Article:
And on one final note…CONGRATULATIONS to Miss Nicole “Ricole Runs” on her beautiful new baby boy!!!!! I think he came early because I wants you to run a PR in every distance sooner 🙂

 

 

 

 

The Fall Goal

Without really meaning to, I somehow came up with a fall racing schedule that I instantly fell hard for—as in, head-over-heels obsessed with.

I commiserated to all of you about how I felt goal-less, restless, and lost after Eugene. I think the post-marathon blues hit a bit harder than expected. Okay, a lot harder—and I can admit it now.

I’m finally coming to terms with the fact that while I was really excited to have accomplished a big bucket list goal, it was actually really hard to wave goodbye to that goal and look out into the great beyond. Qualifying for Boston had been my baby for so long, and I think I had this idea in my head that once I’d done it, all the running happiness would be mine forever and ever. That’s exaggerated—but you get the point.

But I didn’t feel like that, and it wasn’t just because I had a hard, less-than-perfect race. Yes, Eugene wasn’t as satisfying as I might have hoped, but I’m realizing now that it had less to do with the race itself and more to do with my lack of direction afterward.

I know I should have let my unrelenting goal-setting brain kick back and take a break, but that’s not really how I work. Even when I’m between training cycles and running less frequently, I still like to know that a new possibility is out there, waiting for me to take it on. Without a defined goal, I was left with a very jumbled mess of potential ideas, and consequentially a very blank drawing board.

I went back and forth on running a fall marathon, on committing to triathlons, on working solely on speed, on jacking up strength training (no pun intended). Around and around it went, until all I had was more confusion, too many “potential” race options, and not enough enthusiasm to even make a decision. In retrospect, this is one of the reasons my blogging went down so much after Eugene (okay…one of the reasons). I felt like I had no idea what I was doing, so what was the point of lamenting those frustrations to others?

So I kind of gave up. Not because I no longer wanted a goal, but because I decided a “roll with it” approach was going to be more tolerable than orchestrating a race schedule that I wasn’t totally psyched about. Sure, I had races lined up, but none that had a sparkly “goal race” asterisk attached to them.

But now, approximately 48 hours after a light-bulb went off, all that’s changed. I think the light-bulb may have actually broken with how much intensity the idea came to me.

FYI, this is a very long-winded explanation for my decision making process. Sorry…there was just a lot of build up.

It all started with a little triathlon last Saturday. I had such a great time at this race, and it left me hungry for more. Admittedly, when it comes to triathlons, I’m more interested in the distances that have an “iron” in their name. But it was too soon for that. There is a chance that I could do the 70.3 distance this fall, but I feel like it would be a little half-assed. I’m not experienced enough on the bike or in the sport itself to have a real go at it, and it’s not really my style to commit to a serious distance without a decent training cushion to go off of.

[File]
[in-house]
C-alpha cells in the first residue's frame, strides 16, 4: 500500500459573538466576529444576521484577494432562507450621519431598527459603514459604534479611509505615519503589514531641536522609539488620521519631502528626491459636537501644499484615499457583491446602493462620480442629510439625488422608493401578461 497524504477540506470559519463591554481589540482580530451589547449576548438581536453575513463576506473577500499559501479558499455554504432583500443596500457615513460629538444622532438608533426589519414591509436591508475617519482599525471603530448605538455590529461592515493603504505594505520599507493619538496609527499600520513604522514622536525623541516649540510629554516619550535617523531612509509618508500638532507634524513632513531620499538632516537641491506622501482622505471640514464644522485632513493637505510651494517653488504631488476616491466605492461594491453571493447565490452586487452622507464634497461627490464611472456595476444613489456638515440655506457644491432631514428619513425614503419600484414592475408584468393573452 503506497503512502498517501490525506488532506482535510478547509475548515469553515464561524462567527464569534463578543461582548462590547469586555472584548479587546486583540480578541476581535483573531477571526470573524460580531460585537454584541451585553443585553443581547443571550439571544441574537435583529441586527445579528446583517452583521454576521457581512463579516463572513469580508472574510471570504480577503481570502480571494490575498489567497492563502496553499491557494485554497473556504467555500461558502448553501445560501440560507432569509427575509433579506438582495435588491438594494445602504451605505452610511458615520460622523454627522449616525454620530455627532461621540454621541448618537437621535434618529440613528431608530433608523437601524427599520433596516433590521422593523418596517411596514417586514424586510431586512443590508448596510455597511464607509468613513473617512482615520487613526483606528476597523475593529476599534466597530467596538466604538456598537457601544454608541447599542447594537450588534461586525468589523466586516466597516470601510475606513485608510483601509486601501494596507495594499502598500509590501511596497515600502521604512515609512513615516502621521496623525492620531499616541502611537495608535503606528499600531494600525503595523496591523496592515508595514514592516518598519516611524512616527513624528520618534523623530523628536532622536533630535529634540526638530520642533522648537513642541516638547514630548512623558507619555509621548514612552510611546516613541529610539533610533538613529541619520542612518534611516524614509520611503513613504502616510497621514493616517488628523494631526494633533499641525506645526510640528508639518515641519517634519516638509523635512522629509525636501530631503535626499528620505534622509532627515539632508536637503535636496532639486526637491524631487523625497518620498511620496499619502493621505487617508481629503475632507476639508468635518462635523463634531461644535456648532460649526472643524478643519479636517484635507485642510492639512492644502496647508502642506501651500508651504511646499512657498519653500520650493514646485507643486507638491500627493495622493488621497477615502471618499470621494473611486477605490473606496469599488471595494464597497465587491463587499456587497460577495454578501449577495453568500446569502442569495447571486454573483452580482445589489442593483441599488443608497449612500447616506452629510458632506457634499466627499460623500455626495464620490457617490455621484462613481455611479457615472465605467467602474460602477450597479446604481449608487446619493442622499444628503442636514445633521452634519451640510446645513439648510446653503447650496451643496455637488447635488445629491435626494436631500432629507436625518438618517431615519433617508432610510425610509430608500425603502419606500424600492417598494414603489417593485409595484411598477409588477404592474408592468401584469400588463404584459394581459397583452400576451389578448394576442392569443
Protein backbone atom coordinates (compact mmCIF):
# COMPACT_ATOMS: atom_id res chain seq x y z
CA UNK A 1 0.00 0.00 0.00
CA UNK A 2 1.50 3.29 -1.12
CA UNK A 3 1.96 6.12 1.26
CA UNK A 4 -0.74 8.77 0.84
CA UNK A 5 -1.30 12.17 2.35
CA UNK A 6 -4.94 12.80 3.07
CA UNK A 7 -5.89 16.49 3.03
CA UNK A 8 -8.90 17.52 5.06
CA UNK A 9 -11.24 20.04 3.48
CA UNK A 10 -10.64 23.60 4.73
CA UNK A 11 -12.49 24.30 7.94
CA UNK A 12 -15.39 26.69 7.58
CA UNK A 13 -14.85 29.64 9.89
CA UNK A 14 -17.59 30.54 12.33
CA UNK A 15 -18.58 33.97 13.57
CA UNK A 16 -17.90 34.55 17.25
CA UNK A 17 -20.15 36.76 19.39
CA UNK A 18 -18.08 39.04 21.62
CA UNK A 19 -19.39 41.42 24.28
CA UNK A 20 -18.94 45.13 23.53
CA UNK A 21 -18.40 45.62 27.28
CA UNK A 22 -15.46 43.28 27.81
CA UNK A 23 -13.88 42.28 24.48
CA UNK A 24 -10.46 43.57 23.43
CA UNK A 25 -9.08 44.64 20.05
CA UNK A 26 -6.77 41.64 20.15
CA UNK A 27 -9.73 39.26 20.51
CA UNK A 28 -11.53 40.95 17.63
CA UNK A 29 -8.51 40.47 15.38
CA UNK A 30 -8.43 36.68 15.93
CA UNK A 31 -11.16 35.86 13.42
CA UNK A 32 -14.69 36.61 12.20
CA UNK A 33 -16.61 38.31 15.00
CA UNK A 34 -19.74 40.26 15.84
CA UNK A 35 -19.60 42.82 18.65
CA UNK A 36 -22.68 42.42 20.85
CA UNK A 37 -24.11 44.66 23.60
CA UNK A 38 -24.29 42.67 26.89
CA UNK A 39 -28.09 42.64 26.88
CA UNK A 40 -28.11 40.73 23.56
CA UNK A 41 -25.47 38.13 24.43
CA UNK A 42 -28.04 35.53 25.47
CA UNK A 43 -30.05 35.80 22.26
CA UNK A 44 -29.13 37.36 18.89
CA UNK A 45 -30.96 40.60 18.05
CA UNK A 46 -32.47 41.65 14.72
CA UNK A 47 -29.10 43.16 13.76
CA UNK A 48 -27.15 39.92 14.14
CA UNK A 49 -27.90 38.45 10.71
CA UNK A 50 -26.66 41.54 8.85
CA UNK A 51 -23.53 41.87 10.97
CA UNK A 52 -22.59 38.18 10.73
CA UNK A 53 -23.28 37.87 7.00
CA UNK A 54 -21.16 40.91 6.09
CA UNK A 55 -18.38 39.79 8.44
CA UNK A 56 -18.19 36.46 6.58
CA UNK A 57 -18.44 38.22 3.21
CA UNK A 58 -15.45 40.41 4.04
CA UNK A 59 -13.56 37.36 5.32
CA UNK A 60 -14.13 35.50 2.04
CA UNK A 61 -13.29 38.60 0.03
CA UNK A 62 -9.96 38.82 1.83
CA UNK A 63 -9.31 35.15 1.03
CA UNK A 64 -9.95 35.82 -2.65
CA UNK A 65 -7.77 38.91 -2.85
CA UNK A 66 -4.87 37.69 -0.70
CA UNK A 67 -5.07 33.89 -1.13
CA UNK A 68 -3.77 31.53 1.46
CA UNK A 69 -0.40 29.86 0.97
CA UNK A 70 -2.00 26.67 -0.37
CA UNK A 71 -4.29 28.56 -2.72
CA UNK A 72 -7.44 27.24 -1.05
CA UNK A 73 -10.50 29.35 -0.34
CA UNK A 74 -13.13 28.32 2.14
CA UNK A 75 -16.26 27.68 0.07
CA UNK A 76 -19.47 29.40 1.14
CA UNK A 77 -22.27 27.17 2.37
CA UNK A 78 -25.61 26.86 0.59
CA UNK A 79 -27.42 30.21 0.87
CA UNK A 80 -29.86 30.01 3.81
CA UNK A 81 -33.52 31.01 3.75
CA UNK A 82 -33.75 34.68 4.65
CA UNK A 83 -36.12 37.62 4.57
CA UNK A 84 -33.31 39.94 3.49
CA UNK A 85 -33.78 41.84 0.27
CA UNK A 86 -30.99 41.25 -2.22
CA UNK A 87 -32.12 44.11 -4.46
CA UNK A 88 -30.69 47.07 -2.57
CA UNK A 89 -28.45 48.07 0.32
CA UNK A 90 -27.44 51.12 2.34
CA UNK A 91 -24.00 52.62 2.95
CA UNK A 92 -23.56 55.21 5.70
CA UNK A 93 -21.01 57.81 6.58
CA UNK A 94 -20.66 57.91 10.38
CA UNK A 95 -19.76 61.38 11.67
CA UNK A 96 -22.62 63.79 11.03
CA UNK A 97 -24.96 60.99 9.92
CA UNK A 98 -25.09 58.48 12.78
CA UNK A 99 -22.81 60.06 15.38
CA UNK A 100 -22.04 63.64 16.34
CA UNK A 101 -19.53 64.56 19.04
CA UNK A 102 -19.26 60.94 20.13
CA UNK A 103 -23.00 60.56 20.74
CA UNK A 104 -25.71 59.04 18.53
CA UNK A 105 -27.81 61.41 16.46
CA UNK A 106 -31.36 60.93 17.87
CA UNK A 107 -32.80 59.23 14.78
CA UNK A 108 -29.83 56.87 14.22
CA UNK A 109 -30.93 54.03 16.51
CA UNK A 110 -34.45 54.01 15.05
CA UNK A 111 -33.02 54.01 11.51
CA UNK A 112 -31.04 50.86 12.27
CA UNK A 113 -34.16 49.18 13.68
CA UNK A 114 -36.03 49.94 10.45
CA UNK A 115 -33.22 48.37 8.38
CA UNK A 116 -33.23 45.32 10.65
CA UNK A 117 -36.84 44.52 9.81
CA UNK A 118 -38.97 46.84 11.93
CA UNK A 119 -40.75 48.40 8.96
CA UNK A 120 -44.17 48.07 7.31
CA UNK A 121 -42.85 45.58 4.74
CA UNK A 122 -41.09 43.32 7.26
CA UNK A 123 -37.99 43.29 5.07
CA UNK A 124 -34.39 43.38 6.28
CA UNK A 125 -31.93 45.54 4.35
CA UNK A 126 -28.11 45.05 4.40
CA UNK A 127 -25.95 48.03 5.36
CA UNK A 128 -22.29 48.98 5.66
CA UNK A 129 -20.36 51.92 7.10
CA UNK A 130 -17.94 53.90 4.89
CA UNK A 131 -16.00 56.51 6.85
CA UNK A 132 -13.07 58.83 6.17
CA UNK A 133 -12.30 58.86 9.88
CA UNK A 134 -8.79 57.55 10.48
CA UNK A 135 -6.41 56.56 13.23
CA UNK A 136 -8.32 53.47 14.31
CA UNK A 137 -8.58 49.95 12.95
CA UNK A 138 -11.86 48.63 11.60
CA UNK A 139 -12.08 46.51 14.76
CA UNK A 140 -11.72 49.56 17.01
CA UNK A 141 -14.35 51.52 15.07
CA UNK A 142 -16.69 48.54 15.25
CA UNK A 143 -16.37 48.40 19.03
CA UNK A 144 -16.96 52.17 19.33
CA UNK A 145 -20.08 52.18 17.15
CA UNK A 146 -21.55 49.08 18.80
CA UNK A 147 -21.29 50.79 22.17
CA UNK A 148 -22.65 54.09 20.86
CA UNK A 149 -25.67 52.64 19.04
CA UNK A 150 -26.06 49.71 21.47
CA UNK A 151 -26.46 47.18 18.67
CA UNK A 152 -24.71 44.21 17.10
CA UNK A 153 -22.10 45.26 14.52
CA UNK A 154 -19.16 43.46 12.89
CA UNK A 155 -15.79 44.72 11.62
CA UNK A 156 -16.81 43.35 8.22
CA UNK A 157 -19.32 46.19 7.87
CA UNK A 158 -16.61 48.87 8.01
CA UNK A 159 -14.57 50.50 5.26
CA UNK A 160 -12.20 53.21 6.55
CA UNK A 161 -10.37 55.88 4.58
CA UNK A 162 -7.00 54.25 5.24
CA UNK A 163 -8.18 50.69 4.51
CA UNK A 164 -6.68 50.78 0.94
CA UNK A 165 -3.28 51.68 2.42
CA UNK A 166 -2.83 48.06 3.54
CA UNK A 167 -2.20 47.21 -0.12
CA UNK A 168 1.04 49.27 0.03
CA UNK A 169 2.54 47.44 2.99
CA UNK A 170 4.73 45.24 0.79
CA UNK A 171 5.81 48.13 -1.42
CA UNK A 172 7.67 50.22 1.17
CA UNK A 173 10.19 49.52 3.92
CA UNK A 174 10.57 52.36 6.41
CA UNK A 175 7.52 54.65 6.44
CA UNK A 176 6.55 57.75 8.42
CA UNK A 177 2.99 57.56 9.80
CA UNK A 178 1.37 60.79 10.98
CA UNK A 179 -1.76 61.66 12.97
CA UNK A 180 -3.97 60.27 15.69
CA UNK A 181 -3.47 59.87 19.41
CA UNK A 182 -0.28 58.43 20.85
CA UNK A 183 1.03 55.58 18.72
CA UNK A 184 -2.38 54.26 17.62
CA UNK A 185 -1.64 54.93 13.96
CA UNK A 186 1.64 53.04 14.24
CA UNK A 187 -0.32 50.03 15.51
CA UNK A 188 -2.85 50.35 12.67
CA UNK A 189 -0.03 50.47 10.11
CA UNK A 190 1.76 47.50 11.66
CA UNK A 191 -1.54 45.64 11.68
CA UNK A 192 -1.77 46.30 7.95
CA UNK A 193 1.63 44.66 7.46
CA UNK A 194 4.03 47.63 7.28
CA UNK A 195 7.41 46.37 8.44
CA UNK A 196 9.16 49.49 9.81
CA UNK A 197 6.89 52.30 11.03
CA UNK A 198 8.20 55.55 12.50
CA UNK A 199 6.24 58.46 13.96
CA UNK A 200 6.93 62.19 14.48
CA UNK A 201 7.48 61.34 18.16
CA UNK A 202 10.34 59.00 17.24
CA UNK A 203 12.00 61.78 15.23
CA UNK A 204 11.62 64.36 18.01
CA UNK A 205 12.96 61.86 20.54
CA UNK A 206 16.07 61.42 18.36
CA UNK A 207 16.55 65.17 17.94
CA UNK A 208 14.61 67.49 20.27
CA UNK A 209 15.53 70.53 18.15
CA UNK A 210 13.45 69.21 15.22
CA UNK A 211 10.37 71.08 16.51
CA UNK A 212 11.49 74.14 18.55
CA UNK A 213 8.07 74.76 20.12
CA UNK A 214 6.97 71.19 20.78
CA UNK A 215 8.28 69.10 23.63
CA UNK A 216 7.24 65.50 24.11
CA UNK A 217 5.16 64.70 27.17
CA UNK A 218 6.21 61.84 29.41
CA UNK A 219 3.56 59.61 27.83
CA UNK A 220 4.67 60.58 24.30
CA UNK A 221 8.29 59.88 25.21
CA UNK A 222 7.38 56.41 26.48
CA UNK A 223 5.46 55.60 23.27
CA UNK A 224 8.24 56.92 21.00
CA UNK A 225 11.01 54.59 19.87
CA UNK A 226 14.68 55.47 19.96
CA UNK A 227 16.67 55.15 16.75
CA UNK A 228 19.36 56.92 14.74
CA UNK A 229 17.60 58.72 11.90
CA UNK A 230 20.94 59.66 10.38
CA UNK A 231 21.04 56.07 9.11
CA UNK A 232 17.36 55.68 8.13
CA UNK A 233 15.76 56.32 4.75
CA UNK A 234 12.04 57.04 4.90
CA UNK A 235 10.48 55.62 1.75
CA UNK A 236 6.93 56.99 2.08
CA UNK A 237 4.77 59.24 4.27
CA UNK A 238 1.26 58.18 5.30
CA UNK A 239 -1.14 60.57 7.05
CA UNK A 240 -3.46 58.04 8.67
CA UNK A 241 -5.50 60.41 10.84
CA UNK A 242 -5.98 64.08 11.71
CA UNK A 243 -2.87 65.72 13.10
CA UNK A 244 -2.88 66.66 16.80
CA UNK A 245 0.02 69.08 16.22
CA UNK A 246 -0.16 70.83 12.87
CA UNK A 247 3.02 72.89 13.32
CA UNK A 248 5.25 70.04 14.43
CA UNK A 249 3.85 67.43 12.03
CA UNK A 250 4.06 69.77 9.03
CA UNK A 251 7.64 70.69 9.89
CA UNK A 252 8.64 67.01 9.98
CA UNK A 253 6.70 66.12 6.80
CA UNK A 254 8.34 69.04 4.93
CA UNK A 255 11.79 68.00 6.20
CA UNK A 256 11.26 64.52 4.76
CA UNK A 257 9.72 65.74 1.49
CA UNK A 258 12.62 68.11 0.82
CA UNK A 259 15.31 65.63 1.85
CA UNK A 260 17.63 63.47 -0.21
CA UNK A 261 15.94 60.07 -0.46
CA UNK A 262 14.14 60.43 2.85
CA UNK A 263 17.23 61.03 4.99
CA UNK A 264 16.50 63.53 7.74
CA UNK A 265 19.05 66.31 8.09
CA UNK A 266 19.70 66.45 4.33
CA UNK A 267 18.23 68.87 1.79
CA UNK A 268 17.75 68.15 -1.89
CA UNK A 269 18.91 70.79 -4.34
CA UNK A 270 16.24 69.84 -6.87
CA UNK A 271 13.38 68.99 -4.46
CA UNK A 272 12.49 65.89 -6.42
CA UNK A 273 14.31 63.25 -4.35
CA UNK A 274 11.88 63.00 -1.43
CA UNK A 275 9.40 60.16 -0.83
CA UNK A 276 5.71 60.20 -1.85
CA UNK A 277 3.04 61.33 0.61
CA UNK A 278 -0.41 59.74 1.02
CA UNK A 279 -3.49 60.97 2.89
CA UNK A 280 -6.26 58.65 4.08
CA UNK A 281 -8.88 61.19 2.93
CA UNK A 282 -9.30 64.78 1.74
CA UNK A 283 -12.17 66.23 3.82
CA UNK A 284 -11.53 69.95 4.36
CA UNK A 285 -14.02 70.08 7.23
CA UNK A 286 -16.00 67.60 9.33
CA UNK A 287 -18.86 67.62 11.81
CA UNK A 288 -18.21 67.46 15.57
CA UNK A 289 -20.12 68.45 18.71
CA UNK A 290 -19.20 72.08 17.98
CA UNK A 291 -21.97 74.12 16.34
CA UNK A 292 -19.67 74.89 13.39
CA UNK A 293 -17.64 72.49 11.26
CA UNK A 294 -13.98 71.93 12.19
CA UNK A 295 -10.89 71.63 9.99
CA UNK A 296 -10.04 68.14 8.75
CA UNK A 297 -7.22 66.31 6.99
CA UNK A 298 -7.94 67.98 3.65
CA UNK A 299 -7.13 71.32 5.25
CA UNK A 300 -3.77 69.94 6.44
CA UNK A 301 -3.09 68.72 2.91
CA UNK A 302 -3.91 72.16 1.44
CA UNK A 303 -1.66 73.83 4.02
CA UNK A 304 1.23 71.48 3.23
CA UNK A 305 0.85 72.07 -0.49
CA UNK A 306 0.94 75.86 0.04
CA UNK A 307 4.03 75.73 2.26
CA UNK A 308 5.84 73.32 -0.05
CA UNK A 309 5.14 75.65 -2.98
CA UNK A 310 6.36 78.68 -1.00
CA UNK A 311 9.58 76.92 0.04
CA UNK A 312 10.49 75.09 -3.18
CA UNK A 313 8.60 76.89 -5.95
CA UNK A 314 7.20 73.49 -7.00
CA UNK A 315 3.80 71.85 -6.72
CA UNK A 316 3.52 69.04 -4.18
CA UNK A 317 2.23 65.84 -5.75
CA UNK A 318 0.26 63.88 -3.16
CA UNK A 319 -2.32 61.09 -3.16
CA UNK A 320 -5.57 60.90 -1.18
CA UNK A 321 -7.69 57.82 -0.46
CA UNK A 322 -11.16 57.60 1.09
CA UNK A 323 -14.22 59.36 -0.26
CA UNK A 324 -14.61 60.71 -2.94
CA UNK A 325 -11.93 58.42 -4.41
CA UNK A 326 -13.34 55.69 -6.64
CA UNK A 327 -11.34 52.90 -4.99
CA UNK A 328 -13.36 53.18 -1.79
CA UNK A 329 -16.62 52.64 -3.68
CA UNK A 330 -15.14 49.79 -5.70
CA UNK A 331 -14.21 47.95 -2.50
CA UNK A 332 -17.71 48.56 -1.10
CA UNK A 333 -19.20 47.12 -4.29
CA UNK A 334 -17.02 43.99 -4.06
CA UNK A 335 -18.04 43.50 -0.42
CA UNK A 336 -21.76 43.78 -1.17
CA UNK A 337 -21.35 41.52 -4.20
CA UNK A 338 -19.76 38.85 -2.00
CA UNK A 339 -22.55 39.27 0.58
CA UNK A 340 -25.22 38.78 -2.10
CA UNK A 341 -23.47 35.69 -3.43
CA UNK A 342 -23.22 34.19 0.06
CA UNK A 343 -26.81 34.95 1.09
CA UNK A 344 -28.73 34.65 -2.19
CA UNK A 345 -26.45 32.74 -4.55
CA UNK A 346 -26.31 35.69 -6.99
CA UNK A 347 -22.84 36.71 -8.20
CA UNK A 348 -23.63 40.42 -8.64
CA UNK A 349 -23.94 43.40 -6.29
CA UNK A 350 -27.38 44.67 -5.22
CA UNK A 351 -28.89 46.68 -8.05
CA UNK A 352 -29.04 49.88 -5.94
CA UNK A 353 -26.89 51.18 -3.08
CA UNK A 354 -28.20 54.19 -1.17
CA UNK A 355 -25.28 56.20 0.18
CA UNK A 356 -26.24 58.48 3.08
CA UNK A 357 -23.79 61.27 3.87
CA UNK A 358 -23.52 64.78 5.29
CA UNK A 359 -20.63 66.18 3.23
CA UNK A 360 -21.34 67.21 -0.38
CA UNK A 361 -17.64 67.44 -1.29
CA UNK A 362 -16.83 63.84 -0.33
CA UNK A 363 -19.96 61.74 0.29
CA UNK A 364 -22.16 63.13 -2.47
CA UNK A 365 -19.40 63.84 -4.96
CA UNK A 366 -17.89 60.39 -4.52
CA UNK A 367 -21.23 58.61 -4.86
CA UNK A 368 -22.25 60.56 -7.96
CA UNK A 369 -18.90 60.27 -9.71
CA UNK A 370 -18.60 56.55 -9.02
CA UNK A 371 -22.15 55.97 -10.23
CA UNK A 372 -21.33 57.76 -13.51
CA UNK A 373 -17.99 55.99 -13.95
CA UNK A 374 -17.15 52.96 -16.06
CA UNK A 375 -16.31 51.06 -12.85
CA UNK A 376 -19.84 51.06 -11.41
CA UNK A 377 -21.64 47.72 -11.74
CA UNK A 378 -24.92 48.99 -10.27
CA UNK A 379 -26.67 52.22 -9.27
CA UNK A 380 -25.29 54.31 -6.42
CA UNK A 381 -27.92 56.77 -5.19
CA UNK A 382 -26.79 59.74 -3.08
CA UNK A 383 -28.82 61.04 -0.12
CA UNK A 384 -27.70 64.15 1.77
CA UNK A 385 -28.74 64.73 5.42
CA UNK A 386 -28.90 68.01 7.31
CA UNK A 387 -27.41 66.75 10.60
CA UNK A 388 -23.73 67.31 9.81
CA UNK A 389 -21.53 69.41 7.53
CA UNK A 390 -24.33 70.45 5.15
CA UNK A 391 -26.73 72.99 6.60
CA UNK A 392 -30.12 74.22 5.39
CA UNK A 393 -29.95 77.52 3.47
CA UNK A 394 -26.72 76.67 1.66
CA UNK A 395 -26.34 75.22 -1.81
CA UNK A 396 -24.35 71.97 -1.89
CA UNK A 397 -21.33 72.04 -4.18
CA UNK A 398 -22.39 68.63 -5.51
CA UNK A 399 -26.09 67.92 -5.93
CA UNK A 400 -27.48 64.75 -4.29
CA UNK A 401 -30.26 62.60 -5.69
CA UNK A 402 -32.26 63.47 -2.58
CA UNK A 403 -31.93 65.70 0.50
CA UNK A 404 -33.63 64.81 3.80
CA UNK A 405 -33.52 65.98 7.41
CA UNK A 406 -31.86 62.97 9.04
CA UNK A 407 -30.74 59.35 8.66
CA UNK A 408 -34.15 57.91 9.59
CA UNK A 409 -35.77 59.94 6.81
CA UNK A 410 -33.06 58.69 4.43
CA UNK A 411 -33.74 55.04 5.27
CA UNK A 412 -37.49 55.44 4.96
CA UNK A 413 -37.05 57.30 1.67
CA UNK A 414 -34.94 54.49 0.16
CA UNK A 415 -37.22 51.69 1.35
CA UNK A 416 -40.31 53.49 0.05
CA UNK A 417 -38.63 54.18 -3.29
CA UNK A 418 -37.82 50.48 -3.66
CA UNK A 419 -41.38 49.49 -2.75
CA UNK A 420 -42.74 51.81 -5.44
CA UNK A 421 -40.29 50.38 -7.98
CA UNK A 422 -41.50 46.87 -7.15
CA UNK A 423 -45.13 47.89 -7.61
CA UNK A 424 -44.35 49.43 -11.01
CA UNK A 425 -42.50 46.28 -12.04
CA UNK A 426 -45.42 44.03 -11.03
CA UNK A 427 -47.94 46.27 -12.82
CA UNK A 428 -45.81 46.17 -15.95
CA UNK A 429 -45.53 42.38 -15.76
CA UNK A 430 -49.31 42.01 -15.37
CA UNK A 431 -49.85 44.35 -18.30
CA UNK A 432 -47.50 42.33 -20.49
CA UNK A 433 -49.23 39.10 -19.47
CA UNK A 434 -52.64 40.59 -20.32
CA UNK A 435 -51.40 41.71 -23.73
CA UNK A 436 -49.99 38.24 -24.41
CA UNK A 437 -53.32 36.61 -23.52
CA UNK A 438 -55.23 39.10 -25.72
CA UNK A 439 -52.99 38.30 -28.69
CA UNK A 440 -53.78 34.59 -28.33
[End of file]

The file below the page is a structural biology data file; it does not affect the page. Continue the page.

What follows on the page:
But I still wanted more from the tri. I wanted to become a “bike rider” and get more acquainted with my beautiful baby bike. And I want to open the option for a half-Ironman next year. That requires more practice, more training, and less marathoning.

Which all ultimately brought up the idea of the Black Diamond Olympic Tri in September. Arielle first mentioned this race to me last year, and it seems like this year there’s a lot of blogger interest. It was also far enough away to get in some actual tri-specific training in—and far enough after my second ultra-relay to allow for some recovery time.

So yes, I was on board for Black Diamond. But it still wasn’t clicking. It felt like a means to an end; a stepping stone, if you will, toward what would be an actual goal race next year. Therefore, I still felt as if I was winging it in terms of training and racing, and I was okay with it. Black Diamond would follow a lot of summer running, and eventually I’d figure out some more fall/winter plans.

But then, THEN…an idea came to me. I shouldn’t take credit actually, in fact—credit goes to a Twitter conversation between Lauren and Larira two nights ago. I spotted them talking about the Bellingham Bay Half-Marathon this fall, and I had to chime in since it was my own first half-marathon almost three years ago. I started thinking then about how much fun I had at the race, how nice the course was, etc.